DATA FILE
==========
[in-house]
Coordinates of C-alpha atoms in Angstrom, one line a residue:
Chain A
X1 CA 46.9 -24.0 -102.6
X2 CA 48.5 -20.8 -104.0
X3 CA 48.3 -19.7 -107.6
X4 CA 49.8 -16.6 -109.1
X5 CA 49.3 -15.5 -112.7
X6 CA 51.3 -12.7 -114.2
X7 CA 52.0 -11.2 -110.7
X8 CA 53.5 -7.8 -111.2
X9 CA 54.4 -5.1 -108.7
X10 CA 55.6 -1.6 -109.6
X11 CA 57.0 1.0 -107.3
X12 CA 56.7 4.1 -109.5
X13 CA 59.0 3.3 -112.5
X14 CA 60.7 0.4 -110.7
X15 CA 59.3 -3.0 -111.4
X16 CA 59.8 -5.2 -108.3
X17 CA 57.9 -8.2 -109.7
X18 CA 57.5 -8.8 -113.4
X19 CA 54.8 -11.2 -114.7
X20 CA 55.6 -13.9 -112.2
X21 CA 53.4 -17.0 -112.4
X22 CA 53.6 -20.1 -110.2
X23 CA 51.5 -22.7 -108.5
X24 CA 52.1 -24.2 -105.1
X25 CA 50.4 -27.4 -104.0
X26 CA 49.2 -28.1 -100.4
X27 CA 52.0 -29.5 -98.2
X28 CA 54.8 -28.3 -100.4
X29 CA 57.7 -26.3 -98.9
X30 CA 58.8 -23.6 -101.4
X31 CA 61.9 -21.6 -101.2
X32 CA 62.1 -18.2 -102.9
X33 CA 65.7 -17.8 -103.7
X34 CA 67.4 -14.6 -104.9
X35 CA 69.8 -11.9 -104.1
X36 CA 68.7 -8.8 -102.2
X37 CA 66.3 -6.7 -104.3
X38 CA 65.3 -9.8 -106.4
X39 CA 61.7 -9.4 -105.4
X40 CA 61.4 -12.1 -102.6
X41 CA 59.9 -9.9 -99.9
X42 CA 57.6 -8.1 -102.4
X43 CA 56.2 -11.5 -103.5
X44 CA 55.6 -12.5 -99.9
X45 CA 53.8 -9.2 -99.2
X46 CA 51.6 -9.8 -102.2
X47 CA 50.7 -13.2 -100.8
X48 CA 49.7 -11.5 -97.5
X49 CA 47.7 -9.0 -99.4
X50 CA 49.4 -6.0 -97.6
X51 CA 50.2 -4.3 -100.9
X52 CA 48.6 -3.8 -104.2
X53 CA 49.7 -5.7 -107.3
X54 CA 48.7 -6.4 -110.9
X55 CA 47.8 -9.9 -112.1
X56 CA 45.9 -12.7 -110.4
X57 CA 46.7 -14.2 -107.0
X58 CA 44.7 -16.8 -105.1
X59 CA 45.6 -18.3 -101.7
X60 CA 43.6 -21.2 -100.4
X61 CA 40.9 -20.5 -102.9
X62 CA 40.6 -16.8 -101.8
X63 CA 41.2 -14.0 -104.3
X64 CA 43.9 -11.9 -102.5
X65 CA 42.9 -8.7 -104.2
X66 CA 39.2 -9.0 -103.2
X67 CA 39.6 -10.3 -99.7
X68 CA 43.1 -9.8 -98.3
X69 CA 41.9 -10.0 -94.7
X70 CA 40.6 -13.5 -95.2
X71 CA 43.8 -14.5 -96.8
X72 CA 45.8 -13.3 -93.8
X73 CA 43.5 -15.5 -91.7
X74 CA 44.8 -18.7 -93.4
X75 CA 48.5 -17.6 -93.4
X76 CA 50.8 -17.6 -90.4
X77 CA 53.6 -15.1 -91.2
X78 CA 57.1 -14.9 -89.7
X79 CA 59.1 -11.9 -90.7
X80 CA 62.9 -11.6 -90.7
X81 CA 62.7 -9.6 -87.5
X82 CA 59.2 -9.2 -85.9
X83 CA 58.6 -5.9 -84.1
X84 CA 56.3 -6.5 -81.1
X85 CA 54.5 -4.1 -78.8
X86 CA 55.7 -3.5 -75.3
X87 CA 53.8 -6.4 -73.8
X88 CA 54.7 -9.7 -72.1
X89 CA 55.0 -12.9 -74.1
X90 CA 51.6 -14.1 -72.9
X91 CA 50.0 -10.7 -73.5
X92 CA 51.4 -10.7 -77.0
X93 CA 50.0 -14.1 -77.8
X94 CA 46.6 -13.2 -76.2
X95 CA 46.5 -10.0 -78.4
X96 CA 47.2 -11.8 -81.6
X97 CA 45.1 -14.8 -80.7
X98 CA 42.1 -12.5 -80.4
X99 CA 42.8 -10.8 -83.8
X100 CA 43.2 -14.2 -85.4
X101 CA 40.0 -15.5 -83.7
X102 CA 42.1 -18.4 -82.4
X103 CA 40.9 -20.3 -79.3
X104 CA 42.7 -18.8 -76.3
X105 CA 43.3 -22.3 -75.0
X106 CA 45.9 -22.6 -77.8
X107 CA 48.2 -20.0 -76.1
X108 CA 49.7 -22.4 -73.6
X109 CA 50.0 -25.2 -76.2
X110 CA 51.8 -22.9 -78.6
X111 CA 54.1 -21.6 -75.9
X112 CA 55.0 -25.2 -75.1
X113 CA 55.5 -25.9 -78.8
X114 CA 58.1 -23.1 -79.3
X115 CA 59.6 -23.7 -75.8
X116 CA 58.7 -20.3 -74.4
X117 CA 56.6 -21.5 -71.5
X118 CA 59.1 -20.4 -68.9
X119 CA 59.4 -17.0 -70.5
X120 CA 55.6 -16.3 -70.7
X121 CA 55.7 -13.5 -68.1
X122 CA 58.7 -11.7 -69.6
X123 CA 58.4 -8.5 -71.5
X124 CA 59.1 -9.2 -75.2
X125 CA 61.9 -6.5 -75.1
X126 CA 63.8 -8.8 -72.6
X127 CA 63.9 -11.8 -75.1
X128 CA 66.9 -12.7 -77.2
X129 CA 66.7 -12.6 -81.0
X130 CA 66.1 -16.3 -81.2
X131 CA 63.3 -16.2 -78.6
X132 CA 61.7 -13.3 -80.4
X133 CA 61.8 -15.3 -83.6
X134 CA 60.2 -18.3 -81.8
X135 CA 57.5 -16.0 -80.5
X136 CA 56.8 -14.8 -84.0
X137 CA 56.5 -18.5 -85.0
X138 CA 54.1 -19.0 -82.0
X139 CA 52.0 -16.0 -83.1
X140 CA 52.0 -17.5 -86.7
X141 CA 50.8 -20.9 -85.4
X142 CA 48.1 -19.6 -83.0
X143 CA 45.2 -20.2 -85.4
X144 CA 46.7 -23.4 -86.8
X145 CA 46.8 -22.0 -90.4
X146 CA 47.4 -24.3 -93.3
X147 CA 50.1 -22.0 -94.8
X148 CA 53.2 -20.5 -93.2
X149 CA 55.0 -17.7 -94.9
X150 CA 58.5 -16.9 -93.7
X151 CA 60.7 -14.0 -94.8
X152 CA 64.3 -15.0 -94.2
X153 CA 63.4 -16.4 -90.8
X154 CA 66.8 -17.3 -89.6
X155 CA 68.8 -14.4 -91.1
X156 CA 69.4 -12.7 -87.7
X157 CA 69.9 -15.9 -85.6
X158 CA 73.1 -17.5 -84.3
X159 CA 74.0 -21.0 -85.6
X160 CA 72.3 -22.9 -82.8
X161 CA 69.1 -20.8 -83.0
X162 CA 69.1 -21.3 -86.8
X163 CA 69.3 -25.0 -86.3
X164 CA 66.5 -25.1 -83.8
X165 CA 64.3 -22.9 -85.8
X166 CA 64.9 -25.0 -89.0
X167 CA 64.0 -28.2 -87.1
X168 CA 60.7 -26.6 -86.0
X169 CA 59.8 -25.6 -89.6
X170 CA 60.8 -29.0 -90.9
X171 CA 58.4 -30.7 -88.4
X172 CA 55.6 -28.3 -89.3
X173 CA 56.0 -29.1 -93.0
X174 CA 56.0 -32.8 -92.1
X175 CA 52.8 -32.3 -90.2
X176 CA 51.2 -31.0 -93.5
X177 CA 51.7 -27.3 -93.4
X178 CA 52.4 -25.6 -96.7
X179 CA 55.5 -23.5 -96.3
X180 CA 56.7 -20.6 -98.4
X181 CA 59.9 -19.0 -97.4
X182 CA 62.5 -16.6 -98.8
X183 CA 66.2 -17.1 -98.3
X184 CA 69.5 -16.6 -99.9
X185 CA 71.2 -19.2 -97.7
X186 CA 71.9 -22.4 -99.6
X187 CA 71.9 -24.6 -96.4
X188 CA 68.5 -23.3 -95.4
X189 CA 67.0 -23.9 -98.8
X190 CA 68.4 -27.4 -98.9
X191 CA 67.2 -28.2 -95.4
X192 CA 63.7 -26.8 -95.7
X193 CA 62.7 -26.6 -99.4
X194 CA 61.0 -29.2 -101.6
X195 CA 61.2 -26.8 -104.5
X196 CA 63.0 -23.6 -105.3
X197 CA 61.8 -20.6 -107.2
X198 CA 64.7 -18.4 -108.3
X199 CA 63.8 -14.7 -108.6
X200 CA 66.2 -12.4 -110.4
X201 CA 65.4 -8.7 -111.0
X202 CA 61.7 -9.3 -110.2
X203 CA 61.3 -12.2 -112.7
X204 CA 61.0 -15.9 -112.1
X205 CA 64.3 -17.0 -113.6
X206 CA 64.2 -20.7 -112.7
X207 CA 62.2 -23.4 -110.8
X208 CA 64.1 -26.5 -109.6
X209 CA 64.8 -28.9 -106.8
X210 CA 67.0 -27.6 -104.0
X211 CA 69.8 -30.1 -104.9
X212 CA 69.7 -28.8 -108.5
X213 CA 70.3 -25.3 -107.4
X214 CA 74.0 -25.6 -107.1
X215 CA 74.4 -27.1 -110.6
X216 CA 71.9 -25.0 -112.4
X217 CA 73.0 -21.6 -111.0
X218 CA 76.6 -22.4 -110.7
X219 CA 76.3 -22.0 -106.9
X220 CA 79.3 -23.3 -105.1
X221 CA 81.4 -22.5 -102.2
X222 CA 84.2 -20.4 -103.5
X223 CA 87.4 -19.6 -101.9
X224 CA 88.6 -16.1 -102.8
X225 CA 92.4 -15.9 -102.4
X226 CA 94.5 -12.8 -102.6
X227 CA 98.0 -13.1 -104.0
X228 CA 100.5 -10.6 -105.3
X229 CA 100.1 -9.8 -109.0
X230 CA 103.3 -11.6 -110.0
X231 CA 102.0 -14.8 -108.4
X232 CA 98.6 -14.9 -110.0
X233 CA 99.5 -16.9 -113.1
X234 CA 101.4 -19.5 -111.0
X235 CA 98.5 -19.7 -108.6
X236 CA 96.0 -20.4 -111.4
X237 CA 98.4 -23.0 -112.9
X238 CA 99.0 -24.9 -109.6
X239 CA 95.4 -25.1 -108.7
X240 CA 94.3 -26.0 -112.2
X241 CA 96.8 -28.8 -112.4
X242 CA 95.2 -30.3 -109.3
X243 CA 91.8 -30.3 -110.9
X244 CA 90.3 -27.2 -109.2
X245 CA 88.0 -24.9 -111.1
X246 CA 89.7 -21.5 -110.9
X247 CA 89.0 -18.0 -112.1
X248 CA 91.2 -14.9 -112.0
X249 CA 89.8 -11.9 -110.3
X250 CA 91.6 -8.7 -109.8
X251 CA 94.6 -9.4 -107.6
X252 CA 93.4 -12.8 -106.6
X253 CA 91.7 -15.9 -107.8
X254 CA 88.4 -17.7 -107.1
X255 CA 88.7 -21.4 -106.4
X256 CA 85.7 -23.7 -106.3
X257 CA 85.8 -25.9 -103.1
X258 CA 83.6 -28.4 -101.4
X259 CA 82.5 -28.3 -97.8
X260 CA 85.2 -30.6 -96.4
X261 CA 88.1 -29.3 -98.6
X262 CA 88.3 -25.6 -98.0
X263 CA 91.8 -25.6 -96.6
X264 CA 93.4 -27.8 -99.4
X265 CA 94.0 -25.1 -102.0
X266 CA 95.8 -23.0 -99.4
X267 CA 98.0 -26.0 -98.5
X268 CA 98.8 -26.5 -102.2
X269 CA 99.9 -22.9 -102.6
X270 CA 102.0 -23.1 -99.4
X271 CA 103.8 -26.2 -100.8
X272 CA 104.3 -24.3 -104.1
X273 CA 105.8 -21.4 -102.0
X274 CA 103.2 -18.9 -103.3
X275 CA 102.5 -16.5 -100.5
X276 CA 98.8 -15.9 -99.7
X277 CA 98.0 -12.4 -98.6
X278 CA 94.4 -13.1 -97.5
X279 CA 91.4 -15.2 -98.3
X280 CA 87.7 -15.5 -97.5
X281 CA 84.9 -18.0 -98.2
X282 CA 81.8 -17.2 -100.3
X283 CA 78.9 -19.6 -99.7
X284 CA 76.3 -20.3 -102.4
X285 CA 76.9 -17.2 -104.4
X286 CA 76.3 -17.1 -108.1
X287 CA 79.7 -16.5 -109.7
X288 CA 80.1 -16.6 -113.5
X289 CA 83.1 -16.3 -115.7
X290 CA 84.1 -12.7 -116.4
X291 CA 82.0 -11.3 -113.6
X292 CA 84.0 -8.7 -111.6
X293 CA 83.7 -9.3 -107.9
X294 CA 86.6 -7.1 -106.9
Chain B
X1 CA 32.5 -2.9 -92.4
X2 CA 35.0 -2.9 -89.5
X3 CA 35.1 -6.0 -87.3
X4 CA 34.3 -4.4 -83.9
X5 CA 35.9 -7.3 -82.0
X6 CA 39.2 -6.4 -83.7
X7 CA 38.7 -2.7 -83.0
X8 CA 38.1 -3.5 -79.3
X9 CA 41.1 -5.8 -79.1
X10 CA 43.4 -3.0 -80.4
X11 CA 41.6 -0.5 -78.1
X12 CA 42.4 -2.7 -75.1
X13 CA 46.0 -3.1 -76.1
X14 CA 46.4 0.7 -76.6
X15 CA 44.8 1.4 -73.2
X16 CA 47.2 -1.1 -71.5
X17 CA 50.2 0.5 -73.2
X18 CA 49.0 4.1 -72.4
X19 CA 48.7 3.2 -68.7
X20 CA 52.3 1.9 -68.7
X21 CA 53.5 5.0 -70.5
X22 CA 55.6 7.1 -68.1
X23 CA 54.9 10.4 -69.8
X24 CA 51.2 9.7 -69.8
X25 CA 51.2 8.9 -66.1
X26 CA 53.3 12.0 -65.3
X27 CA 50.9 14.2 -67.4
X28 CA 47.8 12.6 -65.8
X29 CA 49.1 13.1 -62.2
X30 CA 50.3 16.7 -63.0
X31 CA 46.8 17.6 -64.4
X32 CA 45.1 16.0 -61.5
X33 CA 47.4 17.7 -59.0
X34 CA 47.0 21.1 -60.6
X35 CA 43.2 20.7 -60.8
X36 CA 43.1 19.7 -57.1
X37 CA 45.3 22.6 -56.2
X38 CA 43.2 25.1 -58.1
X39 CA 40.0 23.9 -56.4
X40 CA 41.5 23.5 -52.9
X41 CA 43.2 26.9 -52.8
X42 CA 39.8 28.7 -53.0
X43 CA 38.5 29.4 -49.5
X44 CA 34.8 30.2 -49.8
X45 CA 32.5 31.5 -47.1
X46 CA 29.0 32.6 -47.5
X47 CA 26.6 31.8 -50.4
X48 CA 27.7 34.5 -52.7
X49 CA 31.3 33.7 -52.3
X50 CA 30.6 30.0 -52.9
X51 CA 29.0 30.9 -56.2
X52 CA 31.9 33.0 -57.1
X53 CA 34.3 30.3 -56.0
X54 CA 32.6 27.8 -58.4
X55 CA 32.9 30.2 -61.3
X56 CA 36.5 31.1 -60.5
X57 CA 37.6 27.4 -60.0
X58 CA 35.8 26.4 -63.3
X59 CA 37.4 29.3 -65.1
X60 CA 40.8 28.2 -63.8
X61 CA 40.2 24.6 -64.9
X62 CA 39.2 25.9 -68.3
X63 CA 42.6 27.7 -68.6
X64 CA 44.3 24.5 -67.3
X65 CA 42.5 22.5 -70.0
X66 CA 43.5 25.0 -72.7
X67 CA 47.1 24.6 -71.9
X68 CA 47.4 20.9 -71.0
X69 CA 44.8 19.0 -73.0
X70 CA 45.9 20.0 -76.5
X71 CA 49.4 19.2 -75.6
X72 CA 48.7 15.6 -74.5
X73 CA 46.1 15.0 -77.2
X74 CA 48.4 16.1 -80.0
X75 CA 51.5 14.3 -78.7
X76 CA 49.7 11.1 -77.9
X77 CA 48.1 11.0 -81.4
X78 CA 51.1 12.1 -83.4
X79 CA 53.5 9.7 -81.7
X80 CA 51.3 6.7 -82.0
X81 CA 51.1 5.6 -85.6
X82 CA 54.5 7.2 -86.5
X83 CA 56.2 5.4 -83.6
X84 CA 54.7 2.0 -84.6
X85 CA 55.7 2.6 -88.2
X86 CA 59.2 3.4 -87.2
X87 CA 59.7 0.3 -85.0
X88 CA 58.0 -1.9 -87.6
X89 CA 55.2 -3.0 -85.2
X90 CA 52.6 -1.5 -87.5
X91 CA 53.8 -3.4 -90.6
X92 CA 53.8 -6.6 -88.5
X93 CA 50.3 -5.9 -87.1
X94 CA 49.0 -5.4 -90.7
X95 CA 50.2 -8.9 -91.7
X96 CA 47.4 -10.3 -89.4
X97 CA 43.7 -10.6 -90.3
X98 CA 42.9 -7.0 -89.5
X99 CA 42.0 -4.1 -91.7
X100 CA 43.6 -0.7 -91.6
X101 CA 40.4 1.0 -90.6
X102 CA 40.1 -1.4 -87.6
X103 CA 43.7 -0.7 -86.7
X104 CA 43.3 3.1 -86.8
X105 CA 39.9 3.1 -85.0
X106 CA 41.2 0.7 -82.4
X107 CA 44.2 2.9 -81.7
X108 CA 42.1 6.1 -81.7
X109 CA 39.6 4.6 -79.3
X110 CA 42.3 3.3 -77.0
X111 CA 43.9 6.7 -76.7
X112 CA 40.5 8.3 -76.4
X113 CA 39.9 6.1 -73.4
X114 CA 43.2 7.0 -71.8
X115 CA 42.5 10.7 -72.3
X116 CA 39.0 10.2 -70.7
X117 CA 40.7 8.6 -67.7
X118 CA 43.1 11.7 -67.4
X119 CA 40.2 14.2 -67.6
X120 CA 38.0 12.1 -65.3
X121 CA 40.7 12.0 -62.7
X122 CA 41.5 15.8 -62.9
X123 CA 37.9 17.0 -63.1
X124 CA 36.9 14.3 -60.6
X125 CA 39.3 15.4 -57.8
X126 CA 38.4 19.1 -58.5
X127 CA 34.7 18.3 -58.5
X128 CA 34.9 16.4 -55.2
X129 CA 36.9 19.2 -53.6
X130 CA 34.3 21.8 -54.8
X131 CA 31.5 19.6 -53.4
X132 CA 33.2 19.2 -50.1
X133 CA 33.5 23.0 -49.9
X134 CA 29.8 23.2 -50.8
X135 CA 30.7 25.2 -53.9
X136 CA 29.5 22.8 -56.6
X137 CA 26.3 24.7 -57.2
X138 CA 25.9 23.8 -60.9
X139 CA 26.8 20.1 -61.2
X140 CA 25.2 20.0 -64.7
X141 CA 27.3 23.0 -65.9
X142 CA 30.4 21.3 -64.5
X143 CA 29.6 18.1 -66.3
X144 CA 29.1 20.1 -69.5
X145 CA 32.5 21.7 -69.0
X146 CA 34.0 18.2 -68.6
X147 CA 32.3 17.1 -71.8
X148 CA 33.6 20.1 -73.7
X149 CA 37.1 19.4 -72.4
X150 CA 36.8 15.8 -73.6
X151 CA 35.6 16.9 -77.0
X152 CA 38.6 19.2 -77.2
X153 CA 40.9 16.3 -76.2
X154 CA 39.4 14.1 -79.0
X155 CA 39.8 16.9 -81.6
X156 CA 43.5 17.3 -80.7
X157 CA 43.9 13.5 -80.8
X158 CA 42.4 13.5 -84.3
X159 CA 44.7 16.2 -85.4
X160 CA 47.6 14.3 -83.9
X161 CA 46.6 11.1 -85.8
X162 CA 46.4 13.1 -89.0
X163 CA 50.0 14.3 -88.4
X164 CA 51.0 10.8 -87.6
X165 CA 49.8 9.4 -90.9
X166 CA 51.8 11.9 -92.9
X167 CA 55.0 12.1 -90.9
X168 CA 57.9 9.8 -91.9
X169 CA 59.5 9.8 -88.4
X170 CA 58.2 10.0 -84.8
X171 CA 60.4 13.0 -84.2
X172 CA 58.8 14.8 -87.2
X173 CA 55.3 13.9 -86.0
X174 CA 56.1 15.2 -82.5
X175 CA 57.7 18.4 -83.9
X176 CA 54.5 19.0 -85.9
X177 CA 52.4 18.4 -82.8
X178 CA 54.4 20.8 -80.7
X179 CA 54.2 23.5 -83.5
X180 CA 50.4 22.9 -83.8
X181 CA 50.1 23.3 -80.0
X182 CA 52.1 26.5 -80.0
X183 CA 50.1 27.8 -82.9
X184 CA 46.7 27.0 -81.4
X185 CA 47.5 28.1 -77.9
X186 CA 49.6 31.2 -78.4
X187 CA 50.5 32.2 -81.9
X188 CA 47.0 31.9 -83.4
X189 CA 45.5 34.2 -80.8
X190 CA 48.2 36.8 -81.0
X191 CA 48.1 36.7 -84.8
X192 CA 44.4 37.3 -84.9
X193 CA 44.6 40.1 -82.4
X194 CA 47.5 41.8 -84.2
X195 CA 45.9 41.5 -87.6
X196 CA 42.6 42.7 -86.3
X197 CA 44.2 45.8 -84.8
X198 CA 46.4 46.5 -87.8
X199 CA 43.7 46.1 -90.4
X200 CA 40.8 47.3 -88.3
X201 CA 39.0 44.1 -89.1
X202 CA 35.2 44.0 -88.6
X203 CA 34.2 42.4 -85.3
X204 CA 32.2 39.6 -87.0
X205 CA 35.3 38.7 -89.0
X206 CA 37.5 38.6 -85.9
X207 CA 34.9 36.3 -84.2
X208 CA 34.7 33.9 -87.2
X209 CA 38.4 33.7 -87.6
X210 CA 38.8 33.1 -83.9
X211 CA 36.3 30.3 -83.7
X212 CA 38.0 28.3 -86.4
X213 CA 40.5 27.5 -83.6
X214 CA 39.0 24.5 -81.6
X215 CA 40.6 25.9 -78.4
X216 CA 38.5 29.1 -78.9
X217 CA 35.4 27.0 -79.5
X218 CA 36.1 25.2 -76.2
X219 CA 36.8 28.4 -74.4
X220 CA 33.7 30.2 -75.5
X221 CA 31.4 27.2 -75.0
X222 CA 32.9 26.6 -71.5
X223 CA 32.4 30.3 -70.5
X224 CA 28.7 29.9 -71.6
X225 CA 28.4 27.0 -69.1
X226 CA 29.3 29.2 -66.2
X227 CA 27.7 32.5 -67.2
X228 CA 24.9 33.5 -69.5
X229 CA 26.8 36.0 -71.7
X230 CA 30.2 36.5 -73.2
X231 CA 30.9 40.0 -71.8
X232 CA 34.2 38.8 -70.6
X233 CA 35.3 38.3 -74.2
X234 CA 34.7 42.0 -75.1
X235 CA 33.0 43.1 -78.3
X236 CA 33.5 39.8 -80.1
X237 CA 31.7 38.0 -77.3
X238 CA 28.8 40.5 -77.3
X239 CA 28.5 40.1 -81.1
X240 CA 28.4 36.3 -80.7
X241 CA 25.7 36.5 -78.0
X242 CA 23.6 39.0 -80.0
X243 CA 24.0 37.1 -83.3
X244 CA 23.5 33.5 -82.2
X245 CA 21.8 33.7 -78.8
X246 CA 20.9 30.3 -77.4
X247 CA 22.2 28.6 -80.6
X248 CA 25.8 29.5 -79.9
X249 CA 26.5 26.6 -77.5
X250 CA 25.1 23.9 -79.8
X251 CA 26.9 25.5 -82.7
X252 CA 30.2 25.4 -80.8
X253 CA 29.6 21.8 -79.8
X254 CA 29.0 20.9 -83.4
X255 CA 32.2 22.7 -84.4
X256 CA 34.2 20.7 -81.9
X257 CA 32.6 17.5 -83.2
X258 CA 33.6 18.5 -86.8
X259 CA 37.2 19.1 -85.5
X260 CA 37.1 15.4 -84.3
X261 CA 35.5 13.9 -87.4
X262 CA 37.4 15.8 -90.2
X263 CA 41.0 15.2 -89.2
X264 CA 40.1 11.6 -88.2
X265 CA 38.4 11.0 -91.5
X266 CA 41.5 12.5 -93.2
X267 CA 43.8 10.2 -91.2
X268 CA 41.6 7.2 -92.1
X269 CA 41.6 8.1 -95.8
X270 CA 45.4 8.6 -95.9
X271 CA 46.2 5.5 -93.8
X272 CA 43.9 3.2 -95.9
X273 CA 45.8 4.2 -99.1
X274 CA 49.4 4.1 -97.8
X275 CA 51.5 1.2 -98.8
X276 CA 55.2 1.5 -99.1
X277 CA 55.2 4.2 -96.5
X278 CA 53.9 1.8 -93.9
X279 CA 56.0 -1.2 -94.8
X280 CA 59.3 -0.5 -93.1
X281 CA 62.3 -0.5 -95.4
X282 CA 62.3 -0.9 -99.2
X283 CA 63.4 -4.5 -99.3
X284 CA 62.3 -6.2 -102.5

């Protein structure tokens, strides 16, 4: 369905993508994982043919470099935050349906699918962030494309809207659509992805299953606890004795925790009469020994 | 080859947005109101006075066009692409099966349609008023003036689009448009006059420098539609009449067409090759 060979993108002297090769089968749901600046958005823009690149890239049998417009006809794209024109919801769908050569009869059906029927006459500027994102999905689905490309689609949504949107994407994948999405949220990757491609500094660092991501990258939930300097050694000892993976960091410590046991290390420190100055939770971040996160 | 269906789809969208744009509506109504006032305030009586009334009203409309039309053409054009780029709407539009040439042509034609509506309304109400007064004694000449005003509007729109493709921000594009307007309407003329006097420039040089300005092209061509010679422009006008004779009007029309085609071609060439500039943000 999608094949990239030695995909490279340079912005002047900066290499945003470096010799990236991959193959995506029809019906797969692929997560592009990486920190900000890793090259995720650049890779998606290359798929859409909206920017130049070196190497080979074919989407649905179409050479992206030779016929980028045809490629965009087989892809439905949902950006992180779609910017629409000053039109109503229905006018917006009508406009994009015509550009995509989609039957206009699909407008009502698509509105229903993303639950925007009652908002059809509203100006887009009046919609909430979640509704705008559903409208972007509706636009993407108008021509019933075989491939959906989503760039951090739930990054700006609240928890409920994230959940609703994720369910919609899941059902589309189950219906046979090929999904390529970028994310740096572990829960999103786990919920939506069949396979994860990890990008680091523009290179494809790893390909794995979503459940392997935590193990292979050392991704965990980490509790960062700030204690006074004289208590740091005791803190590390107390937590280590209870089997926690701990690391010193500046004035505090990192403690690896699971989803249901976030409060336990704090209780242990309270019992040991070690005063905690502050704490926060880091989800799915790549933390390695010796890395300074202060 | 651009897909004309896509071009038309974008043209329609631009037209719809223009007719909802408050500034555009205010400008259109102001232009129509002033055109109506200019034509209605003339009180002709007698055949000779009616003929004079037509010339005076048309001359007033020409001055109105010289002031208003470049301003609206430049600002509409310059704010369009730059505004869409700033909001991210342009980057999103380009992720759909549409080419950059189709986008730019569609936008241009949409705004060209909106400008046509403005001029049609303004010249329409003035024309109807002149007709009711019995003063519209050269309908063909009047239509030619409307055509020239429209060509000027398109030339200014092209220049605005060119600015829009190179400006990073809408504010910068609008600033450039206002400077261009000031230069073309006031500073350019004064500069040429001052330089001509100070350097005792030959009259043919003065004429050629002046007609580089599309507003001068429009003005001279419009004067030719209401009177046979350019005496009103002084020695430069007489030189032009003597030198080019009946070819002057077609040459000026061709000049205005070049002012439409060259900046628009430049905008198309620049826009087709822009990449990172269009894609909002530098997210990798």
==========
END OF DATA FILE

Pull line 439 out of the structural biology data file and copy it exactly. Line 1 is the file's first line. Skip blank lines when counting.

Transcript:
X141 CA 27.3 23.0 -65.9